How Did Chinese Seal Script Transition from a Language to an Art Form? | Teen Ink

How Did Chinese Seal Script Transition from a Language to an Art Form?

June 9, 2022
By BaichuanPeng BRONZE, Chengdu, Other
BaichuanPeng BRONZE, Chengdu, Other
1 article 0 photos 0 comments

Research question:  How did the function of Seal Script evolve from a text form that conveys language to text as art, or more specifically, calligraphy?


Seal Script is an ancient type of Script that is mainly used in Seal carving. The name “Seal Script” is easy to understand because it came from characters Sealed on stone or bone. Its use, at first, was as a written language, primarily for communication. The language uses symbols called “stamps.” Seal Script was invented around the time of the Xia Dynasty in China. (2070-1600 BC). It was widely used until the end of the Qin Dynasty (221-207 BC). After this, it fell out of usage for over millennia but then was revived during the Ming Dynasty (1368-1644 AD). In China, calligraphy that was used to write Seal Script is looked at as a mysterious form, harkening from an unknown time in Chinese history. In other words, the modern era retroactively may have transformed the meaning of Seal Script from a form of oral and written communication to a form of art. Part of the mystery is that it is hard to understand the meaning of the shapes and symbols when it was used as a text-based language, so the language(s) itself seems lost. In this paper, I will offer several hypotheses for why the modern approach to Seal Script has shifted from thinking about Seal Script primarily as a language to thinking about Seal Script as a form of art, which doesn’t convey meaning as a vehicle but expresses meaning in its very form, structure, and aesthetic qualities. Ultimately, by presenting several different hypotheses, I aim to demonstrate that this shift is itself a result of modern analysis and may not have actually been a historical event in the history of Seal Script. 

Seal Script:

Seal Script consists of a set of hieroglyphics symbols, which usually represent the objects that depict but stand for particular sounds or groups of sounds. After the language was derived, its written form evolved. This happened as previous symbols started to be arranged differently. [1] From 1978 to 1985, contemporary anthropologists researching the Hongshan discovered the first modern evidence of the Seal Script.[3] These anthropologists believe the origin of the Seal Script can be traced back to the “Hongshan…(period) of China '' (4000 BC - 3000 BC), which is in line with the Neolithic period.[2] At that time, there were multiple tribal societies in China. Their cultures evolved independently of each other, and at least one or more of them created what is the basis for Seal Script.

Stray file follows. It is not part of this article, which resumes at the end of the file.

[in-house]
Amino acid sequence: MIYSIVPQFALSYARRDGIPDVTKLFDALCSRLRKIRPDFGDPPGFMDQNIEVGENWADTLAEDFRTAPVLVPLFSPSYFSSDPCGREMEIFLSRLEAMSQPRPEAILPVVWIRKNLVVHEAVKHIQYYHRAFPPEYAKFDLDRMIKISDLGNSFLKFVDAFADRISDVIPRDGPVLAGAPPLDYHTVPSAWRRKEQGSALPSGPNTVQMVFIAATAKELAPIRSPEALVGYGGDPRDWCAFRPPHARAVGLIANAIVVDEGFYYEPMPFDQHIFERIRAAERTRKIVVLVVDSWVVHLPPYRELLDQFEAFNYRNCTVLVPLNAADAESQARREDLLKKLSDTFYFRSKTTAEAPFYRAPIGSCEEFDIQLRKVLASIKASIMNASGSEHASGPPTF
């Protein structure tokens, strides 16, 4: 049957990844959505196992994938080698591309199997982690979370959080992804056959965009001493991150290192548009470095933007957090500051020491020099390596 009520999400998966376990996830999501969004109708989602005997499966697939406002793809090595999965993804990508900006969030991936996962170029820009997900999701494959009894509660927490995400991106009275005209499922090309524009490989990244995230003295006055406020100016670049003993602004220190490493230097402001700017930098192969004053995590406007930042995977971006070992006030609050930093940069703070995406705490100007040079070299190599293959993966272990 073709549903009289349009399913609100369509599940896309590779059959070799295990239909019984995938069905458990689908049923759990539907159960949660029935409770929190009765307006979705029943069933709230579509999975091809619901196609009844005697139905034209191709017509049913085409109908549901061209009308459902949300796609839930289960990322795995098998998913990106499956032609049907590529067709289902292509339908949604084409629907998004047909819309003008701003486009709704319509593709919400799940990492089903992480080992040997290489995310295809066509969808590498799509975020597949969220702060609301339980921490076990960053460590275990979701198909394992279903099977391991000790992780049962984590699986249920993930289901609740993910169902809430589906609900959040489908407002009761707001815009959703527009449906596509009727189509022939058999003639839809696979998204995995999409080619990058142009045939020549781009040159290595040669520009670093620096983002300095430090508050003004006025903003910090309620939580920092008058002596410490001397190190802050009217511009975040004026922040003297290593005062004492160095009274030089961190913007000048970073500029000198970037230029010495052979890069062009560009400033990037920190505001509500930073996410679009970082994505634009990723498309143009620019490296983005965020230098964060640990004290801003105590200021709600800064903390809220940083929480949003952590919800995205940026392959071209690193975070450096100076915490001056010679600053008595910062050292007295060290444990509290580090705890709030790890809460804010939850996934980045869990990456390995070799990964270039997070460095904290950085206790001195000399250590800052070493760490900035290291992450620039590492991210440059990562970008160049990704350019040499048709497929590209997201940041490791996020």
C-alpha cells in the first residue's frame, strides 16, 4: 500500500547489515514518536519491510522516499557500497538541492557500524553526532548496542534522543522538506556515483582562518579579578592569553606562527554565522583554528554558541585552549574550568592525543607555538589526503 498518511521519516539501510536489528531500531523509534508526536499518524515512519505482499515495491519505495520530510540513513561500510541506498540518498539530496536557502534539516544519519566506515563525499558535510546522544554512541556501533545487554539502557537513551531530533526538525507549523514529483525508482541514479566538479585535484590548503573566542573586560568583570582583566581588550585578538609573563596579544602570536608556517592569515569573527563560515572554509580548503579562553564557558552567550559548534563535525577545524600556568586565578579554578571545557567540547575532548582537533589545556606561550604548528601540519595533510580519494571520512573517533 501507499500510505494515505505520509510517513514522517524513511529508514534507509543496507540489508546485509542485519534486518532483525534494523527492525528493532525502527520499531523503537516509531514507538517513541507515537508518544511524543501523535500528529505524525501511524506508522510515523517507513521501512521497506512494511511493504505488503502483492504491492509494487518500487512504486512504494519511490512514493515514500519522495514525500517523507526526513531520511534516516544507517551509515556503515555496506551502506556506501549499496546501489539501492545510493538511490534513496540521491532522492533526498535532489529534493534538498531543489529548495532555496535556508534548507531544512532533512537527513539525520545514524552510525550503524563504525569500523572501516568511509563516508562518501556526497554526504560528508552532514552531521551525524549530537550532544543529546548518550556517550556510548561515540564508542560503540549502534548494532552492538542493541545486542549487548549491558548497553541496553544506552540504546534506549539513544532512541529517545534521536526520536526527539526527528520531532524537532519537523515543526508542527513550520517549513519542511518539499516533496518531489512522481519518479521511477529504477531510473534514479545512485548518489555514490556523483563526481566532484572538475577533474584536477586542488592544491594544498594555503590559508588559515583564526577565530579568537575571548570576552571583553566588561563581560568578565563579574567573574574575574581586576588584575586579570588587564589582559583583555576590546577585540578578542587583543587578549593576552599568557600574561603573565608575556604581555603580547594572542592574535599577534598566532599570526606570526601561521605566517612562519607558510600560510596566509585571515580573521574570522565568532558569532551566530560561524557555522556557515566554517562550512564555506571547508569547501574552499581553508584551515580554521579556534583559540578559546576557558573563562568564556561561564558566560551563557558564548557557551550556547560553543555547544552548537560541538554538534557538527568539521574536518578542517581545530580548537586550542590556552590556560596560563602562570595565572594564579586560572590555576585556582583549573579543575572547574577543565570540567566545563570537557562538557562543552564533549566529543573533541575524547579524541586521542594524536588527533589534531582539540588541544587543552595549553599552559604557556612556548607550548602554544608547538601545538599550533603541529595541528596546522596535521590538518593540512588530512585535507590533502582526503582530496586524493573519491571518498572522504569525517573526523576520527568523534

The language, inherited from the ancient Hongshan culture, was mainly used by people in Qin before the formation of the Qin Dynasty (221 BC – 207 BC). During the period of the Qin dynasty, people would Seal characters on wood or stone to record and communicate information.[4] For example, the recording of historical events and military control signals were communicated and recorded with Seal Script. Because wood and stone are expensive materials for writing, and seal Script follows an intricate hieroglyphic structure, it wasn’t used by everyday people to communicate everyday things. It was mostly used for official record-keeping of formal information. 

Large Seal Script: 

The earliest form of post-Hongshan Seal Script was known as the “Large Seal Script” (Dazhuan). It was derived from symbols cast on bronze ritual vessels during the period of the Shang (1600-1046 BC) and Zhou Dynasties (1046-229 BC).[5] During the period between these dynasties, China split into numerous smaller countries. Each country had its own version of Seal Script. Even so, they all had similar appearances.[2] All versions of Seal Script during this period, as a  language, were characterized by their use of non-uniform lines. Because of that, later scholars have labeled all versions from this time under the umbrella of “Large Seal Script”. There are many explanations for why the lines have different thicknesses. A widely accepted reason is that different kinds of stones and rocks used in Sealing characters were more heterogeneous. This means there were impurities in the stones that made it undesirable for Sealing characters with intricate structures. The result was a more simplified and larger type of Script to help the writers make Seal Script more legible and appealing. 

Small Seal Script[5]:

In 221 BC, China unified into the Qin Dynasty, which lasted until 207 BC. During this time, a unified character set also emerged. Large Seal Script had eliminated cultural and linguistic barriers between different regions of China.  But upon the formation of the Qin Dynasty, a newly formed version of the language called Small Seal Script encouraged more trade, helping to further connect people from all different regions of China.